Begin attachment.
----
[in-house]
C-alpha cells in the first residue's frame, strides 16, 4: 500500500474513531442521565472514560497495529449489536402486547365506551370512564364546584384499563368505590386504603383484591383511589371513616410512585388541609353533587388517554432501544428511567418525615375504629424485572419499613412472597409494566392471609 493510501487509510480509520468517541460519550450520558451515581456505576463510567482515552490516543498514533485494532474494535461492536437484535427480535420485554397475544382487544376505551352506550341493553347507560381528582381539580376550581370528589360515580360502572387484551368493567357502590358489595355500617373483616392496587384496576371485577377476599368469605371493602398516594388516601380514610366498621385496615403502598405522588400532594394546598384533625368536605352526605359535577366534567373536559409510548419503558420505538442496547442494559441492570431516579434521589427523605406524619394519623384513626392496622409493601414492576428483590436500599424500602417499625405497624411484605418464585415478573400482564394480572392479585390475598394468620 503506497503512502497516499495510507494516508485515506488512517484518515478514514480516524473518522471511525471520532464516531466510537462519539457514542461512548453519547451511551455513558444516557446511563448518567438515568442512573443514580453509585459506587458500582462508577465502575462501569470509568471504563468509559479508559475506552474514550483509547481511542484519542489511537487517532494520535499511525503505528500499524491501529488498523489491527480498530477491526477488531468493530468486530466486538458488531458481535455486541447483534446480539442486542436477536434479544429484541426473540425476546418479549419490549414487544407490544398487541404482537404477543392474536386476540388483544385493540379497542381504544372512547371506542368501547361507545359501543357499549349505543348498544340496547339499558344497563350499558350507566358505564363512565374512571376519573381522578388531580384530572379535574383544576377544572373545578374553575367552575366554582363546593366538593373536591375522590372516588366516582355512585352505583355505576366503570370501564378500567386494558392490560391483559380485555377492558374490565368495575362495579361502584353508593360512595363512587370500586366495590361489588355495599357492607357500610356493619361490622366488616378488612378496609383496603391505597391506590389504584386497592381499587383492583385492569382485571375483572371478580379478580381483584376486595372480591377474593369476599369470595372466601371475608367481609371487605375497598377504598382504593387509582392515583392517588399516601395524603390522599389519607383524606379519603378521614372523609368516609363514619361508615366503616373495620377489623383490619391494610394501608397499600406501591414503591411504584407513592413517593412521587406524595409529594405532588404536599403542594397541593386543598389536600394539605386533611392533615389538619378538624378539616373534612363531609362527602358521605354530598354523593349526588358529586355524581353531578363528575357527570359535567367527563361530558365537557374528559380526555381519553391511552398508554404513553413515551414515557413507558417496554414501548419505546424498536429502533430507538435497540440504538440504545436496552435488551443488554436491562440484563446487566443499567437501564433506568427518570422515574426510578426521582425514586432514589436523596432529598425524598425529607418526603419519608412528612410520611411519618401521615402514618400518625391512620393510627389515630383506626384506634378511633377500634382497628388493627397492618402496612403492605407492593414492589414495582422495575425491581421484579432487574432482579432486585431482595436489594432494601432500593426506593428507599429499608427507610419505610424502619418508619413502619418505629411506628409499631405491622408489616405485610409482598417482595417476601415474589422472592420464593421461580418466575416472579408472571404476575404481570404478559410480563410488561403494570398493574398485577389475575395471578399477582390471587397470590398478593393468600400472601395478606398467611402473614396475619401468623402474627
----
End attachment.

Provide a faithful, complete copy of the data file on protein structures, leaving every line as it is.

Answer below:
[in-house]
C-alpha cells in the first residue's frame, strides 16, 4: 500500500474513531442521565472514560497495529449489536402486547365506551370512564364546584384499563368505590386504603383484591383511589371513616410512585388541609353533587388517554432501544428511567418525615375504629424485572419499613412472597409494566392471609 493510501487509510480509520468517541460519550450520558451515581456505576463510567482515552490516543498514533485494532474494535461492536437484535427480535420485554397475544382487544376505551352506550341493553347507560381528582381539580376550581370528589360515580360502572387484551368493567357502590358489595355500617373483616392496587384496576371485577377476599368469605371493602398516594388516601380514610366498621385496615403502598405522588400532594394546598384533625368536605352526605359535577366534567373536559409510548419503558420505538442496547442494559441492570431516579434521589427523605406524619394519623384513626392496622409493601414492576428483590436500599424500602417499625405497624411484605418464585415478573400482564394480572392479585390475598394468620 503506497503512502497516499495510507494516508485515506488512517484518515478514514480516524473518522471511525471520532464516531466510537462519539457514542461512548453519547451511551455513558444516557446511563448518567438515568442512573443514580453509585459506587458500582462508577465502575462501569470509568471504563468509559479508559475506552474514550483509547481511542484519542489511537487517532494520535499511525503505528500499524491501529488498523489491527480498530477491526477488531468493530468486530466486538458488531458481535455486541447483534446480539442486542436477536434479544429484541426473540425476546418479549419490549414487544407490544398487541404482537404477543392474536386476540388483544385493540379497542381504544372512547371506542368501547361507545359501543357499549349505543348498544340496547339499558344497563350499558350507566358505564363512565374512571376519573381522578388531580384530572379535574383544576377544572373545578374553575367552575366554582363546593366538593373536591375522590372516588366516582355512585352505583355505576366503570370501564378500567386494558392490560391483559380485555377492558374490565368495575362495579361502584353508593360512595363512587370500586366495590361489588355495599357492607357500610356493619361490622366488616378488612378496609383496603391505597391506590389504584386497592381499587383492583385492569382485571375483572371478580379478580381483584376486595372480591377474593369476599369470595372466601371475608367481609371487605375497598377504598382504593387509582392515583392517588399516601395524603390522599389519607383524606379519603378521614372523609368516609363514619361508615366503616373495620377489623383490619391494610394501608397499600406501591414503591411504584407513592413517593412521587406524595409529594405532588404536599403542594397541593386543598389536600394539605386533611392533615389538619378538624378539616373534612363531609362527602358521605354530598354523593349526588358529586355524581353531578363528575357527570359535567367527563361530558365537557374528559380526555381519553391511552398508554404513553413515551414515557413507558417496554414501548419505546424498536429502533430507538435497540440504538440504545436496552435488551443488554436491562440484563446487566443499567437501564433506568427518570422515574426510578426521582425514586432514589436523596432529598425524598425529607418526603419519608412528612410520611411519618401521615402514618400518625391512620393510627389515630383506626384506634378511633377500634382497628388493627397492618402496612403492605407492593414492589414495582422495575425491581421484579432487574432482579432486585431482595436489594432494601432500593426506593428507599429499608427507610419505610424502619418508619413502619418505629411506628409499631405491622408489616405485610409482598417482595417476601415474589422472592420464593421461580418466575416472579408472571404476575404481570404478559410480563410488561403494570398493574398485577389475575395471578399477582390471587397470590398478593393468600400472601395478606398467611402473614396475619401468623402474627